Boko Haram: What Northern Leaders Must Do, by Kuku

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 Special Adviser to President Goodluck Jonathan on Niger Delta, Mr. Kingsley Kuku, at the weekend linked resolution of security challenges arising from the activities of Boko Haram to genuine participation of political, traditional, intellectual and religious leaders in the North in the on-going peace process.

Kuku, who was a guest speaker at the Woodrow Wilson Centre in Washington DC, United States,  said with the setting up and inauguration of the Committee on Dialogue and Peaceful Resolution of Security Challenges in the North, President Goodluck Jonathan had shown that his administration “is irrevocably committed to the restoration of peace, safety and security in the northern part of the country.”
Kuku, who is also the Chairman Presidential Amnesty Programme, however warned that the President’s genuine intentions might become futile if known and respected leaders in the North continued to remain aloof.

He explained that President Jonathan “has shown good faith. He has shown leadership and he has shown commitment. He truly wants every part of Nigeria to be in peace. However, respected leaders in the North must help Nigeria; they must help our president; they must get involved in the peace process.

“They must help rein in the leaders of the Boko Haram sect. These northern leaders know several of these persons. They have to help bring them to the negotiating table. This is how this crisis can be solved.”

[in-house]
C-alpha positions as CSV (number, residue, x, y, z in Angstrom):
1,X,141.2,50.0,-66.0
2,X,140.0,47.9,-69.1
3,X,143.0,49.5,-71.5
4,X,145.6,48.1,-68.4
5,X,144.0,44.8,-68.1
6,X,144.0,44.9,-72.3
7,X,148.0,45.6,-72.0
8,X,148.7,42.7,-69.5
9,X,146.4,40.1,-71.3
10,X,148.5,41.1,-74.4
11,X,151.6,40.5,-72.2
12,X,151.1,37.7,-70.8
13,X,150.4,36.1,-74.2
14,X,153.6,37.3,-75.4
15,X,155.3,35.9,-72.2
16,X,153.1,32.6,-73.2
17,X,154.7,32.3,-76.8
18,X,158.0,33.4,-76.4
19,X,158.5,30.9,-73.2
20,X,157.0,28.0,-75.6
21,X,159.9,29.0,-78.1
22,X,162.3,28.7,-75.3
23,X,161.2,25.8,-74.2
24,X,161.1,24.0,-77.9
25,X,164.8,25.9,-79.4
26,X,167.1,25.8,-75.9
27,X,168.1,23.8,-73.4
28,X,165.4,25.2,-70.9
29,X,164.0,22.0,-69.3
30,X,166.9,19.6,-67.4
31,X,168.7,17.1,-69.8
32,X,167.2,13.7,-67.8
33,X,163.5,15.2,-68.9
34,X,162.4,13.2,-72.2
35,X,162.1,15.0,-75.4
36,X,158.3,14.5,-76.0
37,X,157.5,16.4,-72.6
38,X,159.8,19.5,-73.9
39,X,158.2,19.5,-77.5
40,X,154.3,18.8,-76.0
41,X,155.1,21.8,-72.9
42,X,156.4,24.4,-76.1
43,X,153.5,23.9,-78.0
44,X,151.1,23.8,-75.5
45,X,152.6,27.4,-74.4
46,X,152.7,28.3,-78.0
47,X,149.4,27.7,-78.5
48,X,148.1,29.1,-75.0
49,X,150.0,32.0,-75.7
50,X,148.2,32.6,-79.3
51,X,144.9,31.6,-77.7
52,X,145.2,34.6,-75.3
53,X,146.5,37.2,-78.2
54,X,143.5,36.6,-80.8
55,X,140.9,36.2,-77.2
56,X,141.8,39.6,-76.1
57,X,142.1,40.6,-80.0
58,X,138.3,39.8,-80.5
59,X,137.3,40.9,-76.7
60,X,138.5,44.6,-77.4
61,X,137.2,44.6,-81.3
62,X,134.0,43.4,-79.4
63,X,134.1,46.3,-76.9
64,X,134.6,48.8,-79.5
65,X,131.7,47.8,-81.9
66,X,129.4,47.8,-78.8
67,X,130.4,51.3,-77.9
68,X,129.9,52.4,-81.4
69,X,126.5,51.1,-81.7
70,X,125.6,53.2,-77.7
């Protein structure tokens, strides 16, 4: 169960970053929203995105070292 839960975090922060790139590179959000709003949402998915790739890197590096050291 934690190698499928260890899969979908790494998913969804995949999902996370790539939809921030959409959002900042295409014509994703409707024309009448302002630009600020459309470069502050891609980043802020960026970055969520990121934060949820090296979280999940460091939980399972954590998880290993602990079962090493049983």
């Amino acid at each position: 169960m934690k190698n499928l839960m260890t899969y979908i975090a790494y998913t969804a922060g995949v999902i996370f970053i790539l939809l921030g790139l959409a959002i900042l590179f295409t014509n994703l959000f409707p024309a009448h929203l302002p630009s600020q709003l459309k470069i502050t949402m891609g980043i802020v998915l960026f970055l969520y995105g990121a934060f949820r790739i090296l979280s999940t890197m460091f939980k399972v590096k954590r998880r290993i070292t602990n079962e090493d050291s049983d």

He commended those who accepted their nomination to serve in the committee constituted by the government, noting that it was a crucial national assignment and that his office was willing and open to share knowledge and experience with members of the committee on how to resolve the crisis.

Speaking on how the Niger Delta militancy was curbed, Kuku said if not because the Niger Delta leaders keyed into the late President Umaru Yar’Adua’s vision to dialogue with former agitators in the zone, the Niger Delta amnesty programme would not have been a success and that part of Nigeria would still be in turmoil.

“It is true that it was President Yar’Adua who proclaimed amnesty for agitators in the Niger Delta but it must also be clarified that Yar’Adua proclaimed amnesty for the former agitators in the Niger Delta after months of dialogue with them. The process was led by then vice-president, who is now the president, (Jonathan),” Kuku said.

He added that Jonathan defied security advice and went to the then dreaded Camp 5 in Delta State to dialogue with the militant leaders led by the dreaded Tompolo and extracted peace commitment from them.

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